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try village; but they are treated of in such language, that I have no idea they would be understood, if declaimed to such a village by a rapid speaker. In short, should I accurately examine this sermon, I should find a multitude of words, like strange coin, altogether unknown to the common people, having never been in circulation among them. I have said enough, however, to show, that, as I did not write for a country congregation, my sermons are not intelligible to all, and hence, are by no means to be imitated by those who preach to country people.*

And here I must make some remarks respecting a difference as I think, to be noted, between ancient and modern eloquence. The ancient orator, strictly speaking, never addressed a mixed assembly. His hearers had an equal degree of education, as regarded the main subject, and were alike acquainted with and interested in, the point in question, respecting which, as it was a matter purely of common life, they believed themselves equally competent to decide.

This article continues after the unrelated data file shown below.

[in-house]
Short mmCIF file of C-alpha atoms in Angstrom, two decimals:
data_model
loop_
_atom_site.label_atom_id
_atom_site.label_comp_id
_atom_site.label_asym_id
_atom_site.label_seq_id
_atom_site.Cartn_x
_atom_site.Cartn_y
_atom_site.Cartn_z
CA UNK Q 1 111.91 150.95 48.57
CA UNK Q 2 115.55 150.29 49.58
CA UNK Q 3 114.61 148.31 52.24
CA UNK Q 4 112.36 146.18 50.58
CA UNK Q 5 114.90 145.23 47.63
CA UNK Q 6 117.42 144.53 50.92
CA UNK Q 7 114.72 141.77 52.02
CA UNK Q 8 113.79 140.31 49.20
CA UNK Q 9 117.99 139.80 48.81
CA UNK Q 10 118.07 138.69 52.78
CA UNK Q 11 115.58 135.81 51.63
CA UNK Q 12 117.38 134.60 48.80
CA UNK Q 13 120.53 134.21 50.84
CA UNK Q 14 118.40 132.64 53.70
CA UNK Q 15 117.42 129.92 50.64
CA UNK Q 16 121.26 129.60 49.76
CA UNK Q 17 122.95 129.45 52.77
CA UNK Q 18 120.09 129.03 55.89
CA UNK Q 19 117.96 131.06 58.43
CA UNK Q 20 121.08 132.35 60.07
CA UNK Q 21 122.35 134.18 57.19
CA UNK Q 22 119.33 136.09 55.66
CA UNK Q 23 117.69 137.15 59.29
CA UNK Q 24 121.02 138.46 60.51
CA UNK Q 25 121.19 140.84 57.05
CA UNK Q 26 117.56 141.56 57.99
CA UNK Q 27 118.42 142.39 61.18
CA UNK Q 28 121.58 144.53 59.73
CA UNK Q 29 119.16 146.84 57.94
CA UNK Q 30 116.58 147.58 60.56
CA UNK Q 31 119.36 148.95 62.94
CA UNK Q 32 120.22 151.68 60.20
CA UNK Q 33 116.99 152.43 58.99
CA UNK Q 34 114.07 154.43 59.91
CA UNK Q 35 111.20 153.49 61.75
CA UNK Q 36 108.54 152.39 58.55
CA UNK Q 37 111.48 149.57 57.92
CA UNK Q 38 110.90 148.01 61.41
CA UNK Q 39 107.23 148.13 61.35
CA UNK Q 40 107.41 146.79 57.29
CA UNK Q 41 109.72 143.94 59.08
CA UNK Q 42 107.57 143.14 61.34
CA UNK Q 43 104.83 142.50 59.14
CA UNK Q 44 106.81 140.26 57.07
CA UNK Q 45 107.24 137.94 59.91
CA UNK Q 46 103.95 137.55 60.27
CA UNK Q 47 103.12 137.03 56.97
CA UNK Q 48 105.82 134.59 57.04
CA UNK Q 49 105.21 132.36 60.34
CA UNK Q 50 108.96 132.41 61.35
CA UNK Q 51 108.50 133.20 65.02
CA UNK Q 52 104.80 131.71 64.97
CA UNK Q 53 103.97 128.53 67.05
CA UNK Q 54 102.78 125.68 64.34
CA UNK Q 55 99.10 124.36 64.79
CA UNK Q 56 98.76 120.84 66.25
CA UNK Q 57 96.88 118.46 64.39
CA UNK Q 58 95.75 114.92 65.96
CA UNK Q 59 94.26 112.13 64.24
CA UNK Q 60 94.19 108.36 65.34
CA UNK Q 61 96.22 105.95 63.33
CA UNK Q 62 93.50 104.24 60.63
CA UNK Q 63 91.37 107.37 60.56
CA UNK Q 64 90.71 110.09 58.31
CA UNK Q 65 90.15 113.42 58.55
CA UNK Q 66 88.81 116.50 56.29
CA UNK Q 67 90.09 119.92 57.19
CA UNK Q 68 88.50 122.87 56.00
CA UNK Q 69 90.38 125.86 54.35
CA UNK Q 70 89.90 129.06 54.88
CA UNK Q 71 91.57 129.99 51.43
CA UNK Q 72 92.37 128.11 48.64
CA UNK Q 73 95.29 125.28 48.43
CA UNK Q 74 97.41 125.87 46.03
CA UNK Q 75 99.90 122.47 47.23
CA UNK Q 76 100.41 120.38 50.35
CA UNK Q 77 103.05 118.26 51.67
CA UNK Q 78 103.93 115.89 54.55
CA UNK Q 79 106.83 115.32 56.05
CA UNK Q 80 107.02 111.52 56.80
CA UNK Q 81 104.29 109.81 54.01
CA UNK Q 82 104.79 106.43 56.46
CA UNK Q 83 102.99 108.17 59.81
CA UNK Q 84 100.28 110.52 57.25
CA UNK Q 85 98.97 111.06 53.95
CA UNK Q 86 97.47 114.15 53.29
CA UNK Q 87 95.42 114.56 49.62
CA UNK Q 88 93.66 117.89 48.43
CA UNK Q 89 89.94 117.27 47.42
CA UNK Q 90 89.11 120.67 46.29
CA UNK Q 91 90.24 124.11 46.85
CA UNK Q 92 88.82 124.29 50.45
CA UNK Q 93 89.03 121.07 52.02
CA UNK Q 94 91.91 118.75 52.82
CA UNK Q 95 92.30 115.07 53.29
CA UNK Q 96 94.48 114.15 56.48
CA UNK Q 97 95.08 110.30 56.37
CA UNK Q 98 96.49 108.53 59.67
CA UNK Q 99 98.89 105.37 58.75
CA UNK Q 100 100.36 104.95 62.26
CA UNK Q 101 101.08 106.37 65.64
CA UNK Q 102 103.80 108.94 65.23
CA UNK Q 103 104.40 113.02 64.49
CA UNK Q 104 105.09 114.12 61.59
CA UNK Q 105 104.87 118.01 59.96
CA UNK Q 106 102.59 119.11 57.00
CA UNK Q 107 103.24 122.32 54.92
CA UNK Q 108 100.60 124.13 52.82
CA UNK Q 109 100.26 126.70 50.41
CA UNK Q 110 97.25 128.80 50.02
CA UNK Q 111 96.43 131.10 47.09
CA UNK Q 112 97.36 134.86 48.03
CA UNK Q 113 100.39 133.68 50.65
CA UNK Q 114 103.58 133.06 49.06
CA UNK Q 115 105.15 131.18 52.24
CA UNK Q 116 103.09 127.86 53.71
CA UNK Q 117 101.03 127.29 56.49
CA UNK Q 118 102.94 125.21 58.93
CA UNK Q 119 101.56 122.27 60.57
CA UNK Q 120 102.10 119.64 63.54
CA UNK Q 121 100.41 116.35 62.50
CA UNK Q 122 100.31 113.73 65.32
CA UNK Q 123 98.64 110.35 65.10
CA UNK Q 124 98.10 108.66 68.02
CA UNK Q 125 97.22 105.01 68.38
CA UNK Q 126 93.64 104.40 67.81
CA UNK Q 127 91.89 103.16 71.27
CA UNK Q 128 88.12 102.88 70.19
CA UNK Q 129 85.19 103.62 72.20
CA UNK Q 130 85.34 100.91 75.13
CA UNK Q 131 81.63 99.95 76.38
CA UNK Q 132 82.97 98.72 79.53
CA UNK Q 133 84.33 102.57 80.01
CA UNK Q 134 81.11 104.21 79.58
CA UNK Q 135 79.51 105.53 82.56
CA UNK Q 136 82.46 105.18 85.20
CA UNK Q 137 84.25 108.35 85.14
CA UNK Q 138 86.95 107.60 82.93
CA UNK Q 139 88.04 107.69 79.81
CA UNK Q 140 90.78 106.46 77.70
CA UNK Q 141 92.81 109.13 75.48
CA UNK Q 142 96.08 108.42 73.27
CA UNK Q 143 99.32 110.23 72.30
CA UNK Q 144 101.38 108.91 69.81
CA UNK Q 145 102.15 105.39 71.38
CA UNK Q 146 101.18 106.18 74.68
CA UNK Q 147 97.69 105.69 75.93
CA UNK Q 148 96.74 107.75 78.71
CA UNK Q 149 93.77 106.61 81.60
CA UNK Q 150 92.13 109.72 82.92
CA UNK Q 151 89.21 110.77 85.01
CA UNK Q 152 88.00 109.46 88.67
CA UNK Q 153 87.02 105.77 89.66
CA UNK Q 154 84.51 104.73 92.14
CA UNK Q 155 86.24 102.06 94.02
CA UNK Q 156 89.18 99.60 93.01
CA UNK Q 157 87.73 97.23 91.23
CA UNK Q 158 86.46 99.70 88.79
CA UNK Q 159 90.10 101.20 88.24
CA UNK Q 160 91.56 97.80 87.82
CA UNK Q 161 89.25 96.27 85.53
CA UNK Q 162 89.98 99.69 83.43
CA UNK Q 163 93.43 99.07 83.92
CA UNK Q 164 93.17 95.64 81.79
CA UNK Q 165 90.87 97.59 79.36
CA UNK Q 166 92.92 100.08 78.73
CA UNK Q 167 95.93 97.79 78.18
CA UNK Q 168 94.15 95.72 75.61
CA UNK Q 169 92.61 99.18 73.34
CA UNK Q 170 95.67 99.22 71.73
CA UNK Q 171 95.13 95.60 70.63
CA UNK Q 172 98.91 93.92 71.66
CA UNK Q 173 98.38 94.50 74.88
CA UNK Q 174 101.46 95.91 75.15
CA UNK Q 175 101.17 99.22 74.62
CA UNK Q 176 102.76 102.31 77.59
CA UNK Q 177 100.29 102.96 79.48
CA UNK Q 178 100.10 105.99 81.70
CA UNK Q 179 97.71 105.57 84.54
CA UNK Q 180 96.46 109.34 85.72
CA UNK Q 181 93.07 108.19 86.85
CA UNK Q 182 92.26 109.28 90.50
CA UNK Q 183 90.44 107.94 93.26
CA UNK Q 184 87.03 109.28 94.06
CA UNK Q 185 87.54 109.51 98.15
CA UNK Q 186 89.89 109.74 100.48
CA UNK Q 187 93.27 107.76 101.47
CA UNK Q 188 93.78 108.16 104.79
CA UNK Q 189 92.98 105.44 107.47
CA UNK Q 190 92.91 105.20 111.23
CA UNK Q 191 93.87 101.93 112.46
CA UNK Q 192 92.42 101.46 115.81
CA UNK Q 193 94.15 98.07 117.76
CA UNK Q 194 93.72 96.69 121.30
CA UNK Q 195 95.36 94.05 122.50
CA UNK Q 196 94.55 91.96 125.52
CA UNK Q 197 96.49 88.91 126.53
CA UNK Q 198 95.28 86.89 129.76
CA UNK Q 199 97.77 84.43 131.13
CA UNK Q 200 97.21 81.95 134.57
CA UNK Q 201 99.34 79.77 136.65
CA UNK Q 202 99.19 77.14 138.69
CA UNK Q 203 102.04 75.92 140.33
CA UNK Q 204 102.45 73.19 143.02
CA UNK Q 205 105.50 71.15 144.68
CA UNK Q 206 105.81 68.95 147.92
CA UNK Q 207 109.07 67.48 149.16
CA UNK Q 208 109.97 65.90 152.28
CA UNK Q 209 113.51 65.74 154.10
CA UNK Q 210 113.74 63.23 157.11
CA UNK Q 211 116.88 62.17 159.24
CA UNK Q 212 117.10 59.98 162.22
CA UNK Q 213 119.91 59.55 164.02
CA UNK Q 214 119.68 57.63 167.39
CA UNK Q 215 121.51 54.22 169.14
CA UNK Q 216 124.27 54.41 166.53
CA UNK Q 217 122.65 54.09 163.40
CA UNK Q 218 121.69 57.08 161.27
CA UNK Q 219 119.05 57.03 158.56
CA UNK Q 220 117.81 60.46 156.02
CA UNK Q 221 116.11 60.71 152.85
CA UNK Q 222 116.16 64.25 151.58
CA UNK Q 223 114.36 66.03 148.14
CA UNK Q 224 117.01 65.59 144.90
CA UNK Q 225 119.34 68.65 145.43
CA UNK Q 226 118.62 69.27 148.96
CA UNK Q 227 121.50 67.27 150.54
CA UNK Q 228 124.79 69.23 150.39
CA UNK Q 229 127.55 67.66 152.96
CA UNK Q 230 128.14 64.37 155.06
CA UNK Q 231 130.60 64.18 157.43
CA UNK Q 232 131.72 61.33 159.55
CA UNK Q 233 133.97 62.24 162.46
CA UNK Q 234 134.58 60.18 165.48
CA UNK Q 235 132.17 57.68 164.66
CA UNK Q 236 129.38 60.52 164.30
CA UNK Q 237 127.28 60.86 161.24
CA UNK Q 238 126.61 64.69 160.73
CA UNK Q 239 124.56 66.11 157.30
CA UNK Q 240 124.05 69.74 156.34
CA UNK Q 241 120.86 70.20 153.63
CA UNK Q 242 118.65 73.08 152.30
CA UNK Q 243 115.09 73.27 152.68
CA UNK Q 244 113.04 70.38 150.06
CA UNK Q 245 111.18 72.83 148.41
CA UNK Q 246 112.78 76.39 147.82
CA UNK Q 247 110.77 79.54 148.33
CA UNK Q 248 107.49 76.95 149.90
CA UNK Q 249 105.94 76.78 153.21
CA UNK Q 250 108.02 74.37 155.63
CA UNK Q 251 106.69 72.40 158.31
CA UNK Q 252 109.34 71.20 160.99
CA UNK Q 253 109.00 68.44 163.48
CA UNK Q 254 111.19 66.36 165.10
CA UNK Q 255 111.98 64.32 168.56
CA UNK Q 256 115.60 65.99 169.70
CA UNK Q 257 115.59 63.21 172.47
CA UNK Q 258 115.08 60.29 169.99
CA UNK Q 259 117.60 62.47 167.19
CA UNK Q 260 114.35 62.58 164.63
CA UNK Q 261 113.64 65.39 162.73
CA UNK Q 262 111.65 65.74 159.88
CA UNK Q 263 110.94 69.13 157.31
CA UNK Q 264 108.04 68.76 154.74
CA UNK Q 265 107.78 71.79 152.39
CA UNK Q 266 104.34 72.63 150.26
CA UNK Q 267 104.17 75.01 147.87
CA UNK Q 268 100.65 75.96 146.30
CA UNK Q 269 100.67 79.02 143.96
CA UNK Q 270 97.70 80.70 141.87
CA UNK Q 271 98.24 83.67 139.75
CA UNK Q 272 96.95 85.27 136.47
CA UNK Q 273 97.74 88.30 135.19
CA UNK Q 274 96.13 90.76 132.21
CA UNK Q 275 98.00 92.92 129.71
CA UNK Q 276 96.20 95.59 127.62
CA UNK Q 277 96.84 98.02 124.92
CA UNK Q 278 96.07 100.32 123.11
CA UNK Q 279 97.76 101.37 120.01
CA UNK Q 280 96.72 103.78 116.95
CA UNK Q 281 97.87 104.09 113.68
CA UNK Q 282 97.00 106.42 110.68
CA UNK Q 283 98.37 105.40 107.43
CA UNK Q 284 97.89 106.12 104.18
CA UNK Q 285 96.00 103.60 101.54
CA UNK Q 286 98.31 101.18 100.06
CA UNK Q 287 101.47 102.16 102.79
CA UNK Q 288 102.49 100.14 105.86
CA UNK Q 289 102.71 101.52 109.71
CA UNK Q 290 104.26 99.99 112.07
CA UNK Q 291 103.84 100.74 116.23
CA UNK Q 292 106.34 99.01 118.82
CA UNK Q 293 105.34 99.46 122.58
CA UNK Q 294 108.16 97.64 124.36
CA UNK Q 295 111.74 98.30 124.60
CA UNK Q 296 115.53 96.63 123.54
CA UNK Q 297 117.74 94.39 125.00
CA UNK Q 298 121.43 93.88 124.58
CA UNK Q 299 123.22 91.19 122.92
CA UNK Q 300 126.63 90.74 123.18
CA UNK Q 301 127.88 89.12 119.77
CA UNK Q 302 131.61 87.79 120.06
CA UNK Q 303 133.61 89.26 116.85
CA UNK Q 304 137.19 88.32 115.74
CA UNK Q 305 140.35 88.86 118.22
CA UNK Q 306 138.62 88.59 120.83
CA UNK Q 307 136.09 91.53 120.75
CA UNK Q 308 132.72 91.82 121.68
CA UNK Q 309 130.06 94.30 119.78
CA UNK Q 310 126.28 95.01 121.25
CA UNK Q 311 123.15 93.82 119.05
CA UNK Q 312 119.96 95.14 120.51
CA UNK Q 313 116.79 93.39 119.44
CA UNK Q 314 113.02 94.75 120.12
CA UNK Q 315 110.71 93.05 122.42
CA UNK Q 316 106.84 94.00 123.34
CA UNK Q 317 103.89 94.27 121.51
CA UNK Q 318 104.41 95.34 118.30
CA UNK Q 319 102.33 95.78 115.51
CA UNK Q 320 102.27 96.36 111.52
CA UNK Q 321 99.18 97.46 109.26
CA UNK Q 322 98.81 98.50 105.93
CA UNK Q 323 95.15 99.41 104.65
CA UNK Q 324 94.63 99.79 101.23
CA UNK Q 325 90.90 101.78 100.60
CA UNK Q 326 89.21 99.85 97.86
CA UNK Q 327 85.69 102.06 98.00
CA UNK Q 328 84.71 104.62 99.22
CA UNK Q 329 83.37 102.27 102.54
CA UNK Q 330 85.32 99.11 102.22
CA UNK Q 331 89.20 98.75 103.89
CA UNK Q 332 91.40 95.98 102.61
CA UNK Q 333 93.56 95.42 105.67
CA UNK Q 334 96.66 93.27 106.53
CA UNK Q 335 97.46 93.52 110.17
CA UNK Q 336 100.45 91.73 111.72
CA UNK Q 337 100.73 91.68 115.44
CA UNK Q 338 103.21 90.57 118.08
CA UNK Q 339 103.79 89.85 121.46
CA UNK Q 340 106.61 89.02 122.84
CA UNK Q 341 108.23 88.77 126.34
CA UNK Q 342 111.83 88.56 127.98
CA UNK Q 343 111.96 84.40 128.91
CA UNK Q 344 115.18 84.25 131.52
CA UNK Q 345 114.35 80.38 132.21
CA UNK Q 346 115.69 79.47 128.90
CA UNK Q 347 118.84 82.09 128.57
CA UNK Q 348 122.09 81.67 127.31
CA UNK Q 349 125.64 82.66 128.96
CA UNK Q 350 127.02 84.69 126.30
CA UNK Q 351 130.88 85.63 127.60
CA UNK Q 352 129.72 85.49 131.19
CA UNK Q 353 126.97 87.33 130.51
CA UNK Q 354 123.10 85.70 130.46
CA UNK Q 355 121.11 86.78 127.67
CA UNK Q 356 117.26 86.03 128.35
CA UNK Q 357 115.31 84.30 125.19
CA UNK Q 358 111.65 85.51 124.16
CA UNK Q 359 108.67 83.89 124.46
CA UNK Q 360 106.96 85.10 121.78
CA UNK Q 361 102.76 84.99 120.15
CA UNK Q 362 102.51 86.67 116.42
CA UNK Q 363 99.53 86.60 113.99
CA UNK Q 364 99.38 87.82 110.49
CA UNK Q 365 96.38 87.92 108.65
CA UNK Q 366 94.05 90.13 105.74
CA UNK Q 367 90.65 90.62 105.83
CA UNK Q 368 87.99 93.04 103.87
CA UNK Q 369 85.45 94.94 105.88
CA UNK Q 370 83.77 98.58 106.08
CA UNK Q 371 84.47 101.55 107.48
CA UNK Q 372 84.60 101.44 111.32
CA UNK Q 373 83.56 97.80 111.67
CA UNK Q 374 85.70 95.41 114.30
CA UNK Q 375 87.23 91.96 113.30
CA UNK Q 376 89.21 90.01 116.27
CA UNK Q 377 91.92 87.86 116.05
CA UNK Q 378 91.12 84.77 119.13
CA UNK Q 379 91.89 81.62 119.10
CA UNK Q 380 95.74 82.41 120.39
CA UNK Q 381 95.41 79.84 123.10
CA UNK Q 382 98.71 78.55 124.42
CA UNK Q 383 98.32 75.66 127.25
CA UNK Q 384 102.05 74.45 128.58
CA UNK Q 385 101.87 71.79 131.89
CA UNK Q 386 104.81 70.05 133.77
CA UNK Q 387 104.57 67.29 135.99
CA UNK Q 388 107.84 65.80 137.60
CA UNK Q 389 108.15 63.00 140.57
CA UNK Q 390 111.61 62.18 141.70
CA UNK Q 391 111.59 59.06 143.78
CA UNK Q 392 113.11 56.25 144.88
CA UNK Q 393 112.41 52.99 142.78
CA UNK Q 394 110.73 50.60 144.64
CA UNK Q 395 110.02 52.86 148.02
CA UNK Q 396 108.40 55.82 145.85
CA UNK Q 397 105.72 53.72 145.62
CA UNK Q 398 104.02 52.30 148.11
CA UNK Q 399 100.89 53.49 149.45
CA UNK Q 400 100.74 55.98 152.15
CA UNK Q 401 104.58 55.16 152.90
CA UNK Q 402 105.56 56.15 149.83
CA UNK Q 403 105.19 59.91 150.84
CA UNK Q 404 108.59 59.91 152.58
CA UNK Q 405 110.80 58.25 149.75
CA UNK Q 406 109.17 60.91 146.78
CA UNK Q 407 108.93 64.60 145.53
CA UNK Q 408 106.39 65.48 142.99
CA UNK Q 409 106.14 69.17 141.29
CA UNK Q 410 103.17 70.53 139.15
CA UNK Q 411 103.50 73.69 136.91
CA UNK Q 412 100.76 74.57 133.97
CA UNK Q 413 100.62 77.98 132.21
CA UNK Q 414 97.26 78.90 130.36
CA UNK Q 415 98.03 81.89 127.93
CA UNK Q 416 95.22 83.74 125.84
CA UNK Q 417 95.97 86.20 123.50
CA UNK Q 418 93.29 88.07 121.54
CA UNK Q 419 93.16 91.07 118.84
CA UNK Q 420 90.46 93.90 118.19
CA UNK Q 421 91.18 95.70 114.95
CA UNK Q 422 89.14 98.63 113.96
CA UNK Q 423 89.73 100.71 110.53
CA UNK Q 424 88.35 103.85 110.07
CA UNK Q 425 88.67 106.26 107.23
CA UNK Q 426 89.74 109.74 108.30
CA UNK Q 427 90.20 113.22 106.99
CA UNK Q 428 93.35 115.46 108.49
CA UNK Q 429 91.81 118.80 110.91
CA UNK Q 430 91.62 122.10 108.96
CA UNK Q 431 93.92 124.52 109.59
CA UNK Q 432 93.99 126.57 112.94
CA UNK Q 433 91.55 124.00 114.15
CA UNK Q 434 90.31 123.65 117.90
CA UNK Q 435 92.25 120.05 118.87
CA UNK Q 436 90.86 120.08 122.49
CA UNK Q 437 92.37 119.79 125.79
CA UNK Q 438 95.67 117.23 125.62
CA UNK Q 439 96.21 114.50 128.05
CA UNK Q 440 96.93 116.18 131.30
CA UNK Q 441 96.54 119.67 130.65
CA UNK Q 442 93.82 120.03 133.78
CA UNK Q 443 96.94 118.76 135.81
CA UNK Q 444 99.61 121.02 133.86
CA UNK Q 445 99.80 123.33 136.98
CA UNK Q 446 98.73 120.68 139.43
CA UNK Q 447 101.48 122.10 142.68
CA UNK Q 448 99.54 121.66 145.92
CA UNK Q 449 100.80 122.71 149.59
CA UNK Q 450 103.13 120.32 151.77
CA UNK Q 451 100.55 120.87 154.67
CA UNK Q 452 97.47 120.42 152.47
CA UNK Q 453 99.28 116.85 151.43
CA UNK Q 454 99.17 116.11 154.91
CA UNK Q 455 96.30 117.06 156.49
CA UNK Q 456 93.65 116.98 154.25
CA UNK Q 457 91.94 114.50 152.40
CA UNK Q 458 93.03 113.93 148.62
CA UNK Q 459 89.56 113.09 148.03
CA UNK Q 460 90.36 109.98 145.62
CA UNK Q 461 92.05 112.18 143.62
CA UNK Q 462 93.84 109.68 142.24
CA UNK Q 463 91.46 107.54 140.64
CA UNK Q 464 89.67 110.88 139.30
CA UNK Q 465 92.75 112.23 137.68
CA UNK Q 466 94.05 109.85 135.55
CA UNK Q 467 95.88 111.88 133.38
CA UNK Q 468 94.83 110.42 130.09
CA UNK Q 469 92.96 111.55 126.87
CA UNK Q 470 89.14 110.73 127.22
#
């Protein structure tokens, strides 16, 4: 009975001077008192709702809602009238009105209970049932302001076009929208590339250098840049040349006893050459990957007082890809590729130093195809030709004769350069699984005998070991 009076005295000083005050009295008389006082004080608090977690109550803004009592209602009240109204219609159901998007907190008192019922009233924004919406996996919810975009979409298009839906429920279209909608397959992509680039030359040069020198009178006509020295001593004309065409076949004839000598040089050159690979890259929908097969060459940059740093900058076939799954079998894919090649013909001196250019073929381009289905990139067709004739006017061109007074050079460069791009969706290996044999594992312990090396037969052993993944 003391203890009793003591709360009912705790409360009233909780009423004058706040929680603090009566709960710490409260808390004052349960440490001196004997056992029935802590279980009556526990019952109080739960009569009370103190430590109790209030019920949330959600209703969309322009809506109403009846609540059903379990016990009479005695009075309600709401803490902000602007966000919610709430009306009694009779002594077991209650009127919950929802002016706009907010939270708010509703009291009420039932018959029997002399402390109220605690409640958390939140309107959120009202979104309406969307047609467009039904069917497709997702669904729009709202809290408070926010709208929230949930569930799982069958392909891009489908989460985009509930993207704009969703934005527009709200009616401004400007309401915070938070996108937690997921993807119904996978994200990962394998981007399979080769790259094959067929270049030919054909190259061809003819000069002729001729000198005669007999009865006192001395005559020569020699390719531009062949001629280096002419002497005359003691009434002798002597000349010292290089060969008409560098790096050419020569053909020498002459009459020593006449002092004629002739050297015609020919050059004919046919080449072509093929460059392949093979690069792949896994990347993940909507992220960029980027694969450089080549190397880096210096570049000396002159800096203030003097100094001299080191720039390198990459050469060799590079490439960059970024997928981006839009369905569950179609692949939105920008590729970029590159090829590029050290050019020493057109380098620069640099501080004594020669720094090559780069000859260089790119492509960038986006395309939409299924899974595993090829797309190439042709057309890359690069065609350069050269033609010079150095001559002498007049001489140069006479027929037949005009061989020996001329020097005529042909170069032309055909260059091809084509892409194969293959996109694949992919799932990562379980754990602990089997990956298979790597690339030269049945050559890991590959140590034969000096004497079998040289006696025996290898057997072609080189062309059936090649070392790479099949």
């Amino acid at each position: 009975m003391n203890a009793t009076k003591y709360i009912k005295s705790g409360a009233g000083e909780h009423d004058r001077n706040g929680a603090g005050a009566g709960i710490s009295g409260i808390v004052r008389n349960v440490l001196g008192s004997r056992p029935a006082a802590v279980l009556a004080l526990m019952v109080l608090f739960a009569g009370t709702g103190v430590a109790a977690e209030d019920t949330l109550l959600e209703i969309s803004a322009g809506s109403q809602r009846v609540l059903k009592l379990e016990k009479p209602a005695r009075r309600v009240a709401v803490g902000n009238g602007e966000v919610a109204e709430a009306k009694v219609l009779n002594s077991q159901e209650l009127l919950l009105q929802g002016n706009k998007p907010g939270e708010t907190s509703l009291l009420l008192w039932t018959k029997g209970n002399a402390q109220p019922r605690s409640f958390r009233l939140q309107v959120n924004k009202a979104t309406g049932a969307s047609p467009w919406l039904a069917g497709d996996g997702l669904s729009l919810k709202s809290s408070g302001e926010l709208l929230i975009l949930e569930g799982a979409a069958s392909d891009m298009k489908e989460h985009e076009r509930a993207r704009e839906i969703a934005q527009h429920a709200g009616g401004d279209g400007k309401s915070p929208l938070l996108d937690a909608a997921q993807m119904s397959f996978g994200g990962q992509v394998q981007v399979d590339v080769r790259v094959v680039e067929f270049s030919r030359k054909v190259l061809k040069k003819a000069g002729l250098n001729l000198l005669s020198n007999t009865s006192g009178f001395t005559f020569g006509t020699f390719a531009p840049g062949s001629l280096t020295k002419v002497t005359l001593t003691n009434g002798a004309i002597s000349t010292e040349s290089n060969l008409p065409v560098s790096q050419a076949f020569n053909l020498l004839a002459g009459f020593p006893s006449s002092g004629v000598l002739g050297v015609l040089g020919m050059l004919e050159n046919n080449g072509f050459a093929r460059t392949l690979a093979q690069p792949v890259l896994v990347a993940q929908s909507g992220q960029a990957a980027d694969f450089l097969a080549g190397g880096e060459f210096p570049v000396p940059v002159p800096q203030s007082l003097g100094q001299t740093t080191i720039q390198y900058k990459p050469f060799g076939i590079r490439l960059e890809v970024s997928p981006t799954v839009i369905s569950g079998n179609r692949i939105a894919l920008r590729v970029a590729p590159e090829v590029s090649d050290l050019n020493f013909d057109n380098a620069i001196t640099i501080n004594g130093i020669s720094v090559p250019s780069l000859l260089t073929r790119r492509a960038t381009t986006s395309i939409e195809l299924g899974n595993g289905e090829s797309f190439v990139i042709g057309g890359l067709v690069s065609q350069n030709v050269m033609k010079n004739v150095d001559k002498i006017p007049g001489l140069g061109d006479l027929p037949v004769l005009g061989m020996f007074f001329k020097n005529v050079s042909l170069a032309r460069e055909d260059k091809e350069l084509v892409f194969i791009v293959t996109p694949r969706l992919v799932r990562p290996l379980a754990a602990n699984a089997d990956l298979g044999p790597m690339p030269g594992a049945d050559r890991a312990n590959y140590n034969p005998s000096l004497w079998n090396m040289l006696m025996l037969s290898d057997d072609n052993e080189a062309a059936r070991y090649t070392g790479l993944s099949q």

He was not merely at liberty, therefore, but he was obliged, to use those expressions only, which were generally known and commonly employed; and the amount of words in circulation were amply sufficient to enable him to say whatever he wished. Had he used poetical forins or philosophical expressions, he would have heen ridiculed, as he would have departed from the practices of common life without any just occasion whatever. With the modern orator, and especially the preacher, every thing is different. The art of printing, by the facility with which it spreads all kinds of writings abroad, has in modern times formed a reading public as it is called, of which the ancients were totally ignorant. When writers sought to impart every thing to ibis public which could be interesting to man, and began even to reduce the abstract sciences to a popular form, they were cbliged to form a language altogether peculiar, and entirely different from that used by the mere speaking and talking public,

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* The Remarks of Greiling, Von der höhern und niedern Popularität, in the work already quoted : Theorie der Popularität, $ 51. S. 97 ff. are well worth attention.

+ Hence, the reason why Cicero made so many apologies whenever he wished to use philosophical and scientific expressions. See Pro Archia Poeta, c. 2; also the conclusion of tbis Oration, and Pro Murena, c, 29.